Possible and Desired Territorial Futures for the Baltic Sea Region 2050
How do we plan for a better future? What kind of tools could help us make better, more sustainable decisions? How can we be better prepared for unexpected developments? Applicability and lessons learned from spatial scenarios method as well as integration of terrestrial and maritime spatial planning were discussed in a thrilling online webinar this autumn.
Territorial scenarios are an important tool to show synergies and trade-offs between spatial goals and priorities spelled out in various strategic documents. Scenarios and territorial scenarios in particular can be a useful tool to further inform and support policy makers in preparing sound policies and shaping future.
Workshop “Where Land and Water Meets in the Baltic Sea Region 2050” took place on 15 September 2020 as part of the 11th Annual EU Strategy for Baltic Sea Region (BSR) Forum and introduced 6 different scenarios and each of them provided valuable lessons. Three territorial scenarios were developed within ESPON BT2050 project 2018-2019. In addition, analysis of the future trends were carried out and presented. Future scenarios for the Finnish marine areas and the Baltic Sea 2050 were developed as part of the Finnish Maritime Spatial Planning process (supported by European Marine and Fisheries Fund). Although developed before pandemics, all scenarios clearly showed some of the characteristics that we have been experiencing during the COVID-19 outbreak.
The ESPON BT 2050 spatial scenarios:
1) A quantitative baseline scenario showed the most likely development scenario of the BSR based on the current and past development trends. Scenario is indicating that the gap between the East and the West will narrow, however the disparities will remain in place between fast growing urban and rural areas. Still, BSR will move closer to the EU average and cohesion in 2050;
2) “Well-being in a Circular Economy” imagines a slow life in the BSR – slow and local food, slow and lasting fashion, slow and responsible production. People of the BSR are less stressed, commute less and consume less so the quality of life increases. Importance of regional centres in the polycentric manufacturing network has increased and new employment opportunities arise mainly outside the big cities.
3)“Growing into Green-tech Giants” imagines a rapid eco development in the BSR where Green is the New Black. Big metropolitan areas thrive and technological growth is combined with less emissions leading to guilt free consumption.
Written by Liene Gaujeniete,
Spatial Planning Expert in VASAB Secretariat
Finnish maritime scenarios:
4) “Dancing with Big Businesses” scenario describes a Baltic sea in times where market liberalisations have taken place in EU and economic growth is the main driver. Countless offshore windfarms and the Helsinki-Tallinn Tunnel are built.
5) “Profitability under the Environment’s Terms” is a future in which recreation and environmental protection thrive in the Baltic Sea near Finland, consumption decreases and sustainable choices are being made.
6) In the “Baltic Sea of Restrictions and Tensions” scenario Baltic Sea becomes a playing field for superpowers, EU strengthens their joint environmental and energy policy, tension with Russia increases.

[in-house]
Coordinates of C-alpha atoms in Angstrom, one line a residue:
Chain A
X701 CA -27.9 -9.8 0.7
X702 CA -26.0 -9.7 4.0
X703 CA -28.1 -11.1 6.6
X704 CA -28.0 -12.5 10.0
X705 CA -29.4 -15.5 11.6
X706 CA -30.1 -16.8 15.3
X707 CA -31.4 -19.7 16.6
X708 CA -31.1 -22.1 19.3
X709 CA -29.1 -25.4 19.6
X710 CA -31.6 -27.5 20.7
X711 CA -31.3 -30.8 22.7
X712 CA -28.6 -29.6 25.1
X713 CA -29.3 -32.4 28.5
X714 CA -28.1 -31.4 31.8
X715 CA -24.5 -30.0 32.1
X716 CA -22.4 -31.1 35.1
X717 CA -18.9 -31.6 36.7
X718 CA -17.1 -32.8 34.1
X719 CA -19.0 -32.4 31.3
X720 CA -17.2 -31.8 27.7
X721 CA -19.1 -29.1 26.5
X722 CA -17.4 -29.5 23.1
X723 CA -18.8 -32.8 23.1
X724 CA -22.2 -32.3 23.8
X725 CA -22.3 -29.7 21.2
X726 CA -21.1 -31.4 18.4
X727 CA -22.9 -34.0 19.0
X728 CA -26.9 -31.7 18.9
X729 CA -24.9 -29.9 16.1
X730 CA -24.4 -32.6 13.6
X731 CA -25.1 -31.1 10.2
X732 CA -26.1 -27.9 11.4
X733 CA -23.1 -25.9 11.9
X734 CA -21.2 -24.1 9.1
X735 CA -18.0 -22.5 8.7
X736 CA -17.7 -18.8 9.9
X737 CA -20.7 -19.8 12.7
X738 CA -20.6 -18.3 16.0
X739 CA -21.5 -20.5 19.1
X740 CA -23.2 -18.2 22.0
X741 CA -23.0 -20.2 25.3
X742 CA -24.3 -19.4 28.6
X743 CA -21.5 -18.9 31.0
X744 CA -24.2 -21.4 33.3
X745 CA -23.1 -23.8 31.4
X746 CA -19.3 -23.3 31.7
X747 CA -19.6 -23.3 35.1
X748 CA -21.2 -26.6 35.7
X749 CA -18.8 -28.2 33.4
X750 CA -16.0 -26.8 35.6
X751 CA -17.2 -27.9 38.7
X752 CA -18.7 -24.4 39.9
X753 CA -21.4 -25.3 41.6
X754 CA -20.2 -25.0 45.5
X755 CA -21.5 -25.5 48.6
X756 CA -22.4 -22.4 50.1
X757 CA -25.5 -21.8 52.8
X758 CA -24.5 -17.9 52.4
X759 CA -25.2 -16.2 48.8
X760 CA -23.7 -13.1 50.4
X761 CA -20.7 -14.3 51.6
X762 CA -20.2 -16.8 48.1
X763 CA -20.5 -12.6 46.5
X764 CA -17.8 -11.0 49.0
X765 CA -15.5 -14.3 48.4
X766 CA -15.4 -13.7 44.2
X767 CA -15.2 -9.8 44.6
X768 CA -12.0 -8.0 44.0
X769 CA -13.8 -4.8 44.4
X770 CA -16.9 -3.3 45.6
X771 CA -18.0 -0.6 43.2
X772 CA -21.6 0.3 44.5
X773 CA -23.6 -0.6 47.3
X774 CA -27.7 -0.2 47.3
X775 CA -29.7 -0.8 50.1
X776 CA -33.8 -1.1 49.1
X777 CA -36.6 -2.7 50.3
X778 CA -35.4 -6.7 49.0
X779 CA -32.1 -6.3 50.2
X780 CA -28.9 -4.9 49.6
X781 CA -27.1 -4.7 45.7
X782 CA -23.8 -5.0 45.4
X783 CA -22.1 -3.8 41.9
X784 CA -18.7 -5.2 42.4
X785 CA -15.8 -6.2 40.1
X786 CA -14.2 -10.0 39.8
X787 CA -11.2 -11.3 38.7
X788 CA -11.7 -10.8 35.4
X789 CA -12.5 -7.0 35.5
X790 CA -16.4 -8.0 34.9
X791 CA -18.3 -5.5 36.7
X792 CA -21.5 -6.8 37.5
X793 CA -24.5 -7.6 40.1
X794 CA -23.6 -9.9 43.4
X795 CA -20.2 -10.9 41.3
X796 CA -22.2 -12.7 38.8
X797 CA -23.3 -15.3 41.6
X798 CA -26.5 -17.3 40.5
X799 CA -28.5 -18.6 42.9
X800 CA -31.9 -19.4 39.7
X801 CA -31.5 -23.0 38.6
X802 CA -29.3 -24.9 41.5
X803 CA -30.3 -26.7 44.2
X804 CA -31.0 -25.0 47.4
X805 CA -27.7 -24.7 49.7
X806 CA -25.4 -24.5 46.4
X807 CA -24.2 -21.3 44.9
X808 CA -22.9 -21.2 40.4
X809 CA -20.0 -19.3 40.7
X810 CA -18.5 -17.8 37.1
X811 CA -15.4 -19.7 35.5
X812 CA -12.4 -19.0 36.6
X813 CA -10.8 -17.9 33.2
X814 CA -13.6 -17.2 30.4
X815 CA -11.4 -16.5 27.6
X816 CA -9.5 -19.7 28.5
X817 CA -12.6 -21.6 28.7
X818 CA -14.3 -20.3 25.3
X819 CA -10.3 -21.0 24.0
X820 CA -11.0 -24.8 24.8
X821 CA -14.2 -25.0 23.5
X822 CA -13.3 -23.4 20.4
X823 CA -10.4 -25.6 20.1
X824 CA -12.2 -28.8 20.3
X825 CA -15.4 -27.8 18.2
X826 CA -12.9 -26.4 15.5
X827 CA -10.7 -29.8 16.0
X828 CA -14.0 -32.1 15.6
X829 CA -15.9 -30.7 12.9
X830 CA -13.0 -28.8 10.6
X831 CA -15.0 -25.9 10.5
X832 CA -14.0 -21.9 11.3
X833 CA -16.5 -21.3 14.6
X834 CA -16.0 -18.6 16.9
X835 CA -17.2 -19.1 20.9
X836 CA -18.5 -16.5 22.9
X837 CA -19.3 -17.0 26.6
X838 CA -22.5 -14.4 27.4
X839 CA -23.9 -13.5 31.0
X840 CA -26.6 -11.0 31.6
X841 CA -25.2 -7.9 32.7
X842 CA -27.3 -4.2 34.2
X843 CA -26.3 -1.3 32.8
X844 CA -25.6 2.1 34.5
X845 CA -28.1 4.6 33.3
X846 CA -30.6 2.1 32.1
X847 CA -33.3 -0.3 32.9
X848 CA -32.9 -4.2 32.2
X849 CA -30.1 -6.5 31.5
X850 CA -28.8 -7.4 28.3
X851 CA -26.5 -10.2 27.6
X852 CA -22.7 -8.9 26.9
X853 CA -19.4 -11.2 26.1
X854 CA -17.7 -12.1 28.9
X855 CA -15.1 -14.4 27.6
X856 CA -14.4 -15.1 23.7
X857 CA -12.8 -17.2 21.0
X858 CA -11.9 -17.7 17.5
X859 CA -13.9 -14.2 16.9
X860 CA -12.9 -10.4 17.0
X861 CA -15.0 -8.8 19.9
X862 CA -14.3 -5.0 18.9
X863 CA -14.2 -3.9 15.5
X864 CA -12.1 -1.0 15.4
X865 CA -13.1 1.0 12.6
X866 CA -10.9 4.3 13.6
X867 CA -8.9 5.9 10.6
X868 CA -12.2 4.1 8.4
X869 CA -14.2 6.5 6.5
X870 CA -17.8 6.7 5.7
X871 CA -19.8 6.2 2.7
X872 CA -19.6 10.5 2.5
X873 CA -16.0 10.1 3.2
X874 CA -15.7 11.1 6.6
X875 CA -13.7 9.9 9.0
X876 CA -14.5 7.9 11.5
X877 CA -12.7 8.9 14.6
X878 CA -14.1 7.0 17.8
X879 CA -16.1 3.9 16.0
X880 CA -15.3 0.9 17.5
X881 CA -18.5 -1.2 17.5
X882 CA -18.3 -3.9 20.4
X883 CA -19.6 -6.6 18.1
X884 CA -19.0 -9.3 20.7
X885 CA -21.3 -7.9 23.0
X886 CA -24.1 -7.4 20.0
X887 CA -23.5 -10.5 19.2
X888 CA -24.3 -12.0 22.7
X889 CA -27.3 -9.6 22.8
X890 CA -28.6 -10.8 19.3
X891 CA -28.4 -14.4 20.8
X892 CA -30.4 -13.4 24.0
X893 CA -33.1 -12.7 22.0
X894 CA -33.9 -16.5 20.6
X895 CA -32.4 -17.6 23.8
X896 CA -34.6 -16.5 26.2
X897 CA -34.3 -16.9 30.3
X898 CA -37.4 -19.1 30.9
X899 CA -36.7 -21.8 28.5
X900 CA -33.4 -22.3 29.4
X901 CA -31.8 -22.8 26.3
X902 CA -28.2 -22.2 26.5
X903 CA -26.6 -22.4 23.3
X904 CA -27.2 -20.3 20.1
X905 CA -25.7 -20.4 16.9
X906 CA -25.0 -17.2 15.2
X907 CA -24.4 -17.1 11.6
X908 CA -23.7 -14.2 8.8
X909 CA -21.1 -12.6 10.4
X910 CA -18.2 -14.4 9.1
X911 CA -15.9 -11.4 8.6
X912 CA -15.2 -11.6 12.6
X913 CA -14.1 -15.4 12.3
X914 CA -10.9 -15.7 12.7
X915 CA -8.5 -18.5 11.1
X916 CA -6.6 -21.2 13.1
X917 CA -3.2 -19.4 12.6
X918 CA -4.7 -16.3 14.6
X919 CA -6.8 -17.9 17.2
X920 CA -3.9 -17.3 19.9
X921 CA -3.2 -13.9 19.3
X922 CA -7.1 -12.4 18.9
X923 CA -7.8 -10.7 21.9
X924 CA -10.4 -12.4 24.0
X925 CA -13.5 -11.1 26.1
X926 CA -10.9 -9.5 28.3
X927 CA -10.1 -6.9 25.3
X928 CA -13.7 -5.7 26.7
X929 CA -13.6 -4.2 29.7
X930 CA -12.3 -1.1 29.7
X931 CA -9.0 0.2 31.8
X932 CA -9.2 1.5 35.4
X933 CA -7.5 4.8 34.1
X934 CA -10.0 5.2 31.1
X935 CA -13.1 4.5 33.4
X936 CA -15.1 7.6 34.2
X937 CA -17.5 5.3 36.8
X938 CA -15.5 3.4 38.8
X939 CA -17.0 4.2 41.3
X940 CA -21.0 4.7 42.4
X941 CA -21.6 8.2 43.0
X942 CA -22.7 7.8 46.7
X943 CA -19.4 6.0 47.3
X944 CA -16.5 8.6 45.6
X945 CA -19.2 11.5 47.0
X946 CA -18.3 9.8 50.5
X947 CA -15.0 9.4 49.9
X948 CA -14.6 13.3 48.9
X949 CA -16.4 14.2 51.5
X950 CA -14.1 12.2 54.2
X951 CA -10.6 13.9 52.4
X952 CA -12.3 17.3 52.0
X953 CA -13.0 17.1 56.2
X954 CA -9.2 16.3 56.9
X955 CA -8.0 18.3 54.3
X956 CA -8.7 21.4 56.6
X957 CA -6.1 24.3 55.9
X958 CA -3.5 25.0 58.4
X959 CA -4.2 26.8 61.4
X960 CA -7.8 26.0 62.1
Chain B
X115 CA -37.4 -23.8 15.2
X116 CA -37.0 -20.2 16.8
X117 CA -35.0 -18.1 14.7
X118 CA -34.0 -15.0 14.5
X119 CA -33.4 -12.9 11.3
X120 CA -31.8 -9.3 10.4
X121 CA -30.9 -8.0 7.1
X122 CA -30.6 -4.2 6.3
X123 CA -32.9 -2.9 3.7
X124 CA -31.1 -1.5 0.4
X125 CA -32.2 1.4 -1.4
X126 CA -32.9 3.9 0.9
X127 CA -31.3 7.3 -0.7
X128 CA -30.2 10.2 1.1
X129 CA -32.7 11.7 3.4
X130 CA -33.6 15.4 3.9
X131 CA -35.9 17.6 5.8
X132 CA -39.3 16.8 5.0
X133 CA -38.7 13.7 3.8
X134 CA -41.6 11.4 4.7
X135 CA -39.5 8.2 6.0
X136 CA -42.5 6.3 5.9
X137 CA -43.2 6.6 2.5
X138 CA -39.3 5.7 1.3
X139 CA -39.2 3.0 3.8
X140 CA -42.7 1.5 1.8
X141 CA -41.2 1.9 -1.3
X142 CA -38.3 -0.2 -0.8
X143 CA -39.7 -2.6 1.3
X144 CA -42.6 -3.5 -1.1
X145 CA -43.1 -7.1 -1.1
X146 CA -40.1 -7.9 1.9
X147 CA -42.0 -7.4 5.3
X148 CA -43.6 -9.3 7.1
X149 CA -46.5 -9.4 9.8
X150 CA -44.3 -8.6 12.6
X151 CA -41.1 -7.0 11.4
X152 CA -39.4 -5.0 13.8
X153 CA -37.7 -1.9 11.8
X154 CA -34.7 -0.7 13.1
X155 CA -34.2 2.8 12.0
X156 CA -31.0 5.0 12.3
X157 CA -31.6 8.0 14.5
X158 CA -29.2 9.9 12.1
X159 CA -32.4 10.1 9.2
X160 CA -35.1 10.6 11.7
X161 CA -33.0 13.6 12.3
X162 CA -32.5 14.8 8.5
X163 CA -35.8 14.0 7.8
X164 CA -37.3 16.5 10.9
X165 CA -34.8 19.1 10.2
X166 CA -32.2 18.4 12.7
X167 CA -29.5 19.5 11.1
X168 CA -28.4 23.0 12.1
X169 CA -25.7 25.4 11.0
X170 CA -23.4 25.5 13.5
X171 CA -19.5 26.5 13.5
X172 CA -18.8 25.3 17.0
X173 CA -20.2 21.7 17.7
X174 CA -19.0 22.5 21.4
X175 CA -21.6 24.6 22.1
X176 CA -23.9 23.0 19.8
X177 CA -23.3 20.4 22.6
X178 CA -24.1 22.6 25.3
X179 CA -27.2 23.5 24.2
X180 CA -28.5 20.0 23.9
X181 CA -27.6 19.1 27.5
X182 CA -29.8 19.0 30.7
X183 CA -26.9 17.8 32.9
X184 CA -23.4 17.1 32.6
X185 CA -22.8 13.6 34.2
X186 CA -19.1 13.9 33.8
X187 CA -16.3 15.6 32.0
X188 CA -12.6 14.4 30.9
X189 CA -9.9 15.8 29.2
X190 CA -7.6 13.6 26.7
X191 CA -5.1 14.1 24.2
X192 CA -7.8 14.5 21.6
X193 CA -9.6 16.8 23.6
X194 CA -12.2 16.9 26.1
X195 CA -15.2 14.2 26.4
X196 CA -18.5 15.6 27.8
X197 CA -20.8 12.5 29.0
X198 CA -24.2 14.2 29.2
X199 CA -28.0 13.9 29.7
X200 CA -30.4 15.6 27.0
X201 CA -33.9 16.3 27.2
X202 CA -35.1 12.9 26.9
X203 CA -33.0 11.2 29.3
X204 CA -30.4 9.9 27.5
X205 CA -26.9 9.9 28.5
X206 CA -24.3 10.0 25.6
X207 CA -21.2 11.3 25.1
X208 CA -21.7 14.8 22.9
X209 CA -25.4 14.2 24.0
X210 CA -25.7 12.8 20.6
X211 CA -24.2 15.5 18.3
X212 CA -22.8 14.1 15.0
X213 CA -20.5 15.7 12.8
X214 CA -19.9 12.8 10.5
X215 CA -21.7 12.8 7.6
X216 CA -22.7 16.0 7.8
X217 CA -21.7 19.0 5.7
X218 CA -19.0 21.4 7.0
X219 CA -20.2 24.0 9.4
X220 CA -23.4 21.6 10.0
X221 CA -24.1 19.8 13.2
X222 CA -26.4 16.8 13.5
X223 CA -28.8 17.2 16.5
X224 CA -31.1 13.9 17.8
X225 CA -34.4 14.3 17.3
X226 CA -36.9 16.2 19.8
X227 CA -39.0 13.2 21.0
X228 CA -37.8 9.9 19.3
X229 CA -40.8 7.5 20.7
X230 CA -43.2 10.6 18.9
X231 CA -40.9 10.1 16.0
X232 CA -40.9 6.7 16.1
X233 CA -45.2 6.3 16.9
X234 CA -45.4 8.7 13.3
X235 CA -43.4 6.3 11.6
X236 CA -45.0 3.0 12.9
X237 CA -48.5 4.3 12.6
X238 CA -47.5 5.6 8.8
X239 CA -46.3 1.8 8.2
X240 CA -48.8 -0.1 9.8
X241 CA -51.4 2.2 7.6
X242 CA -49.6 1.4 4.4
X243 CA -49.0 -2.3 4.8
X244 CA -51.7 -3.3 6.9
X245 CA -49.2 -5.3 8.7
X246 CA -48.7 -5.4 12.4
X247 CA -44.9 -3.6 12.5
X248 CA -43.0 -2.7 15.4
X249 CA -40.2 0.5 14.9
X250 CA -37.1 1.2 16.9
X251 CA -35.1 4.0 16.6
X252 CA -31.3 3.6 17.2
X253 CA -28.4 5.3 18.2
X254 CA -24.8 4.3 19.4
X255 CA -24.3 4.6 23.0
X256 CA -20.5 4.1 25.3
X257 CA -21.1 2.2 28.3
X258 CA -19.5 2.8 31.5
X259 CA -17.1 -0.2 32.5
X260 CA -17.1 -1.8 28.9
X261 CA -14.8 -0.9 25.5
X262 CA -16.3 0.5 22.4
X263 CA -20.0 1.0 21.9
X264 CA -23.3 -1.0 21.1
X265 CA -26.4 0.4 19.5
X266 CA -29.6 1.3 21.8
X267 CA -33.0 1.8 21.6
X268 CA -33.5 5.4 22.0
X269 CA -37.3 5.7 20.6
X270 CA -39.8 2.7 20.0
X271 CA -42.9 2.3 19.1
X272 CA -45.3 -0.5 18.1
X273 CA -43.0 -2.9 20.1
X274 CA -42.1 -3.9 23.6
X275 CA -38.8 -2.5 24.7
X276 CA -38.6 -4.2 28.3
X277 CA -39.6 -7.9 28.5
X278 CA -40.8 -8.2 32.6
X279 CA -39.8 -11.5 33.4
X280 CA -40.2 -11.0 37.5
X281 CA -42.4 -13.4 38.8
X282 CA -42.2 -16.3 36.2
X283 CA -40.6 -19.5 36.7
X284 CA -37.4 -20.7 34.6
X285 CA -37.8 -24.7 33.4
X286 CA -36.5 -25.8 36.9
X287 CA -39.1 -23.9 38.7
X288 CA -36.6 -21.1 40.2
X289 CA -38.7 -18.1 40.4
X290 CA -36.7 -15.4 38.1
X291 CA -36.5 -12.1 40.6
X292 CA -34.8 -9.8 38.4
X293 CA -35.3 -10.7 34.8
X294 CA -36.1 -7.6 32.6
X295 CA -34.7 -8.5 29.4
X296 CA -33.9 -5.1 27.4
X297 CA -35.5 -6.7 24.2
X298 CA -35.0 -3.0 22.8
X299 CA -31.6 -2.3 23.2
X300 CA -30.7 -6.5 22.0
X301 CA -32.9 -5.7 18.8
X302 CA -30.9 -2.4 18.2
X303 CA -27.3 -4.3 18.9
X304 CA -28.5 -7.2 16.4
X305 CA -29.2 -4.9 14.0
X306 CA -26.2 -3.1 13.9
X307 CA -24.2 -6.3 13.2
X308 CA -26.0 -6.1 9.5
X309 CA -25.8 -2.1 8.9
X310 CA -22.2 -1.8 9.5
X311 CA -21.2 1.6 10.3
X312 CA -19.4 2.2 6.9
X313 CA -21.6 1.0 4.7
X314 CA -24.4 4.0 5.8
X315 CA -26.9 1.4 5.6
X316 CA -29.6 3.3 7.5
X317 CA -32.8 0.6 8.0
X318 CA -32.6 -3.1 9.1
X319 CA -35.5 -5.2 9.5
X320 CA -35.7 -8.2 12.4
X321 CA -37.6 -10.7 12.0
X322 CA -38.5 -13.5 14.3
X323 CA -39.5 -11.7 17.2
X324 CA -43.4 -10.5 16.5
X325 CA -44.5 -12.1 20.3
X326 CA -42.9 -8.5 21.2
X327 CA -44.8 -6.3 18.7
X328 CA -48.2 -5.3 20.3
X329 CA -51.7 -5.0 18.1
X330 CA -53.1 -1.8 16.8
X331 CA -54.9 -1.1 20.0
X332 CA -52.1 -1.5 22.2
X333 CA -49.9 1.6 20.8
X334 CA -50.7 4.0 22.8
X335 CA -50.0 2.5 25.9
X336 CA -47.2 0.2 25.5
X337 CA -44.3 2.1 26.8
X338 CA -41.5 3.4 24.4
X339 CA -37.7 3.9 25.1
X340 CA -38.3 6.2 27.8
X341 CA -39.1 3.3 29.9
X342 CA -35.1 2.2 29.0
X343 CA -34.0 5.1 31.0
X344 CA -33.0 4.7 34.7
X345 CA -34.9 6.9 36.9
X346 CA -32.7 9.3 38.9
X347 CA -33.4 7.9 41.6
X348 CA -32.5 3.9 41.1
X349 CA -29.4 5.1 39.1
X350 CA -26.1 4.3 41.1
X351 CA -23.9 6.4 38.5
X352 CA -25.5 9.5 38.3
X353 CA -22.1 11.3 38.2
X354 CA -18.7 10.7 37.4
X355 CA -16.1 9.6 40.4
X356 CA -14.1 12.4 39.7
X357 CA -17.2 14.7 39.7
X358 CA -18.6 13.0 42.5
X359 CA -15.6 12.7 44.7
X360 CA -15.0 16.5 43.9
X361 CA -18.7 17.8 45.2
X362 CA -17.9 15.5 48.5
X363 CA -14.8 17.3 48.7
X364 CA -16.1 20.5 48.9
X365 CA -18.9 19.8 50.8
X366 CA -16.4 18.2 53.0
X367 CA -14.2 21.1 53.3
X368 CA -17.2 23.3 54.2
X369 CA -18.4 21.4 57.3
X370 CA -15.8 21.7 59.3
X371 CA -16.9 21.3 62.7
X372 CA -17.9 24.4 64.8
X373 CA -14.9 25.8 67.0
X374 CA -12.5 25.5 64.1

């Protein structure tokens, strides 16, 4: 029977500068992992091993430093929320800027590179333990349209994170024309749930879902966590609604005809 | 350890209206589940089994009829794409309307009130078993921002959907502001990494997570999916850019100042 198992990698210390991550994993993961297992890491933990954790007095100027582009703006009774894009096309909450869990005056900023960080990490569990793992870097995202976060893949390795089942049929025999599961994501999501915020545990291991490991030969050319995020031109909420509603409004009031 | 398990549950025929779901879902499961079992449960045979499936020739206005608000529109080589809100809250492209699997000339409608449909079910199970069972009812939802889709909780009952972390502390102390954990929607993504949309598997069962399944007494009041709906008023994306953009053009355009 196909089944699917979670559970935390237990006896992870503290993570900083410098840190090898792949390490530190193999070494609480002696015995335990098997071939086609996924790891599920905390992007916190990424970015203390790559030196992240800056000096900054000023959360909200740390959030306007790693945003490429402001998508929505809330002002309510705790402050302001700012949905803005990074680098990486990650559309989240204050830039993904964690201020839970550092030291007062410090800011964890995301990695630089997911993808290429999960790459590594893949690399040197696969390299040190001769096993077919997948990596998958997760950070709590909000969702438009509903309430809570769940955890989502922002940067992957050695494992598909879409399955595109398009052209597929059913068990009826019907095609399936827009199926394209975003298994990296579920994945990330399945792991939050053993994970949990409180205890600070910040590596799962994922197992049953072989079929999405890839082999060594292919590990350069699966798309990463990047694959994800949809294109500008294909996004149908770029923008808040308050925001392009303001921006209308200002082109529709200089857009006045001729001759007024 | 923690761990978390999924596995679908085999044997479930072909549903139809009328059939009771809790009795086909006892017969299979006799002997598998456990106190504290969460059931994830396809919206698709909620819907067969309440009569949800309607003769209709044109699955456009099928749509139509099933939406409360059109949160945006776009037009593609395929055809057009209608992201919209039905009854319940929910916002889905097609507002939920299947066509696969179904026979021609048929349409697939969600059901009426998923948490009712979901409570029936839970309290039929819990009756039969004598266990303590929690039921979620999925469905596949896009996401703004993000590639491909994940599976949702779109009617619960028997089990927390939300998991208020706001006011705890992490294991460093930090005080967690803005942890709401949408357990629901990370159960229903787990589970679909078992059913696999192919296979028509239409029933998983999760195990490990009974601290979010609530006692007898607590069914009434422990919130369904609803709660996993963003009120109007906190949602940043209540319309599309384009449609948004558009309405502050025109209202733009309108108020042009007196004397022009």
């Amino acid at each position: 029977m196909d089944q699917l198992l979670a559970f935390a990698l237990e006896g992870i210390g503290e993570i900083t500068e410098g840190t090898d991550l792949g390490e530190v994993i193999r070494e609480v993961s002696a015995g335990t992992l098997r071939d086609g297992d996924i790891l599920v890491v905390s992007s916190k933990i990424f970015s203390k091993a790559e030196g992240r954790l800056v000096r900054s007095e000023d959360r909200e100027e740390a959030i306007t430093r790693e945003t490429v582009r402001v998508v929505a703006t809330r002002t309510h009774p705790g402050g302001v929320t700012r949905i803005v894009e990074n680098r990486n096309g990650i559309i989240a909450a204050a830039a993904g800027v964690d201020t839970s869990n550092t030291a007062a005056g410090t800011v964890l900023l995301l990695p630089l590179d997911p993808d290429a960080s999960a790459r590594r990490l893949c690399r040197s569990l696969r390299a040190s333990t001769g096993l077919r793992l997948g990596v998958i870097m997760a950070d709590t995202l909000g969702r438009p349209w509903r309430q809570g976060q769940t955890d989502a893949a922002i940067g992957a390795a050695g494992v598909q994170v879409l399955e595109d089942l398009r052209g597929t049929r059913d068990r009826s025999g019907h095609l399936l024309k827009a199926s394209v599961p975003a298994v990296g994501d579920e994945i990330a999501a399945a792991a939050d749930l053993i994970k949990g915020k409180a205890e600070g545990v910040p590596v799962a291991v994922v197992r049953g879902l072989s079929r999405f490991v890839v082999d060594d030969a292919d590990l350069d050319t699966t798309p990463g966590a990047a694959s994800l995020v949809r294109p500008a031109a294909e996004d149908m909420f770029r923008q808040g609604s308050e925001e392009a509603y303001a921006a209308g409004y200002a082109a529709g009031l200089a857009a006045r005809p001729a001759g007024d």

Except for the baseline scenario, scenarios are building narratives about possible, alternative or desired future, they challenge discussions, trigger out of the box thinking. Scenarios allow us to see that different futures are possible. During scenario building various needs have to be put on the map and interests of others have to be considered. Scenarios can help facilitating multidisciplinary process and tackling complex issues. Awareness of restrictions can be learned and depicted in a clear way, e.g. never-ending growth is impossible if we want to protect the environment. Scenario building as a method is very helpful in participatory planning, it creates commitment to the plan in long run. In addition, scenarios form a context in which strategies and policies can be tested.
Clearly, there are so many striking similarities in the scenarios on land and in the sea that shows how interdependent the processes are and the necessity to choose an integrative approach for terrestial and maritime planning. Profitability under environments terms extend the well-being in the circular economy as well as Growing into Green-Tech Giants and Dancing with the Big Businesses go hand in hand.
In the context of pandemics we can observe that some of the foreseen future trends such as eHealth development, remote working, alternatives to mass tourism, have accelerated. However, indications are that in a long run impacts of the pandemics will be minor. This highlights that if we want to change territorial development, we have to introduce radical changes with the policies and plans we are developing.
The given examples of scenarios have been or will be used to elaborate strategic spatial planning documents. The Finnish Maritime Scenarios have served as input for the Finnish Maritime Spatial Plan 2030, and the ESPON BT2050 scenarios will serve as an input in updating the VASAB Long-term Perspective for the Territorial Development of BSR. They can also be used for the development of national, regional and even local strategic planning documents of the Baltic Sea Region countries.
If the planning process is for us to prepare for the future, the pandemic has made us think of the various aspects and possibilities for which we have to prepare when developing a plan. Spatial scenarios is an instrument we can enhance to accomplish this task and challenge better.
Speakers of the workshop:
Dr Kai Böhme (moderator) and Maria Topsidou, Spatial Foresight, Luciane Aguiar Borges, Nordregio, Klaus Spiekermann, Spiekermann & Wegener, Tiina Tihlman, the Finnish Ministry of Environment and Johanna Schreck, CAPFUL